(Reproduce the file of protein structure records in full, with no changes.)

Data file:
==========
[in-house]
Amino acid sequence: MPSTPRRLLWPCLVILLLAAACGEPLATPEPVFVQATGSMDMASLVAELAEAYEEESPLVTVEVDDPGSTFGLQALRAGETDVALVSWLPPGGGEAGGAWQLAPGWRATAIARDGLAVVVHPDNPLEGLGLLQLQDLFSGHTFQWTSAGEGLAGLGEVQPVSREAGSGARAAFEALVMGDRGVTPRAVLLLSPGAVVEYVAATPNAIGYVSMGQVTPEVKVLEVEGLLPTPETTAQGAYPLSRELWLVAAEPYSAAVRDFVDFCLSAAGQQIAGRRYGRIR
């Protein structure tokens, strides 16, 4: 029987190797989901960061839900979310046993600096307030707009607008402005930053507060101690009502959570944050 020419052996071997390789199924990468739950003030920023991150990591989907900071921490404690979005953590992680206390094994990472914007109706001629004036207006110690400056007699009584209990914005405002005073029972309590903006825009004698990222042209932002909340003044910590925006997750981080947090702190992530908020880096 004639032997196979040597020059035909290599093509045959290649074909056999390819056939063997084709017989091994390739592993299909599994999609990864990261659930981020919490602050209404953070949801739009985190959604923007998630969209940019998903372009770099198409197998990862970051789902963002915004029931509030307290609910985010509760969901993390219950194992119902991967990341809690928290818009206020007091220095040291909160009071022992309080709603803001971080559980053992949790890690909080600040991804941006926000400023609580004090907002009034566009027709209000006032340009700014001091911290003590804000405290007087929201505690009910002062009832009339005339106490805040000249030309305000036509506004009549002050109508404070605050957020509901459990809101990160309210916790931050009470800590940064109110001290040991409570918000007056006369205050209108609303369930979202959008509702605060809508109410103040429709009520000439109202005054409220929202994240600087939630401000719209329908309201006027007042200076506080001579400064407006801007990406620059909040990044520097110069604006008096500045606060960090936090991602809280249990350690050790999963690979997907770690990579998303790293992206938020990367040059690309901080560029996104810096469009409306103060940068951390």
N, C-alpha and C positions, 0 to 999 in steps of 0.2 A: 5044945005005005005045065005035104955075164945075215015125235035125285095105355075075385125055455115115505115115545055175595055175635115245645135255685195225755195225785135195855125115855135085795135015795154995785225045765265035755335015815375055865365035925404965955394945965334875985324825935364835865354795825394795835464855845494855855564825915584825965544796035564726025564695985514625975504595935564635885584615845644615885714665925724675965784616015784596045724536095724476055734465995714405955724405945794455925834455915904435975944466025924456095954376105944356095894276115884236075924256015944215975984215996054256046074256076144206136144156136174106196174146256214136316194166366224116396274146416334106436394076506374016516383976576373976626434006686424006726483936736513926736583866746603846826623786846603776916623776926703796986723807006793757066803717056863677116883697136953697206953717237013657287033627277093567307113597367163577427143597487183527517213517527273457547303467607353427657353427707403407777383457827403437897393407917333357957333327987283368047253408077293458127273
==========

[in-house]
Amino acid sequence: MPSTPRRLLWPCLVILLLAAACGEPLATPEPVFVQATGSMDMASLVAELAEAYEEESPLVTVEVDDPGSTFGLQALRAGETDVALVSWLPPGGGEAGGAWQLAPGWRATAIARDGLAVVVHPDNPLEGLGLLQLQDLFSGHTFQWTSAGEGLAGLGEVQPVSREAGSGARAAFEALVMGDRGVTPRAVLLLSPGAVVEYVAATPNAIGYVSMGQVTPEVKVLEVEGLLPTPETTAQGAYPLSRELWLVAAEPYSAAVRDFVDFCLSAAGQQIAGRRYGRIR
């Protein structure tokens, strides 16, 4: 029987190797989901960061839900979310046993600096307030707009607008402005930053507060101690009502959570944050 020419052996071997390789199924990468739950003030920023991150990591989907900071921490404690979005953590992680206390094994990472914007109706001629004036207006110690400056007699009584209990914005405002005073029972309590903006825009004698990222042209932002909340003044910590925006997750981080947090702190992530908020880096 004639032997196979040597020059035909290599093509045959290649074909056999390819056939063997084709017989091994390739592993299909599994999609990864990261659930981020919490602050209404953070949801739009985190959604923007998630969209940019998903372009770099198409197998990862970051789902963002915004029931509030307290609910985010509760969901993390219950194992119902991967990341809690928290818009206020007091220095040291909160009071022992309080709603803001971080559980053992949790890690909080600040991804941006926000400023609580004090907002009034566009027709209000006032340009700014001091911290003590804000405290007087929201505690009910002062009832009339005339106490805040000249030309305000036509506004009549002050109508404070605050957020509901459990809101990160309210916790931050009470800590940064109110001290040991409570918000007056006369205050209108609303369930979202959008509702605060809508109410103040429709009520000439109202005054409220929202994240600087939630401000719209329908309201006027007042200076506080001579400064407006801007990406620059909040990044520097110069604006008096500045606060960090936090991602809280249990350690050790999963690979997907770690990579998303790293992206938020990367040059690309901080560029996104810096469009409306103060940068951390």
N, C-alpha and C positions, 0 to 999 in steps of 0.2 A: 5044945005005005005045065005035104955075164945075215015125235035125285095105355075075385125055455115115505115115545055175595055175635115245645135255685195225755195225785135195855125115855135085795135015795154995785225045765265035755335015815375055865365035925404965955394945965334875985324825935364835865354795825394795835464855845494855855564825915584825965544796035564726025564695985514625975504595935564635885584615845644615885714665925724675965784616015784596045724536095724476055734465995714405955724405945794455925834455915904435975944466025924456095954376105944356095894276115884236075924256015944215975984215996054256046074256076144206136144156136174106196174146256214136316194166366224116396274146416334106436394076506374016516383976576373976626434006686424006726483936736513926736583866746603846826623786846603776916623776926703796986723807006793757066803717056863677116883697136953697206953717237013657287033627277093567307113597367163577427143597487183527517213517527273457547303467607353427657353427707403407777383457827403437897393407917333357957333327987283368047253408077293458127273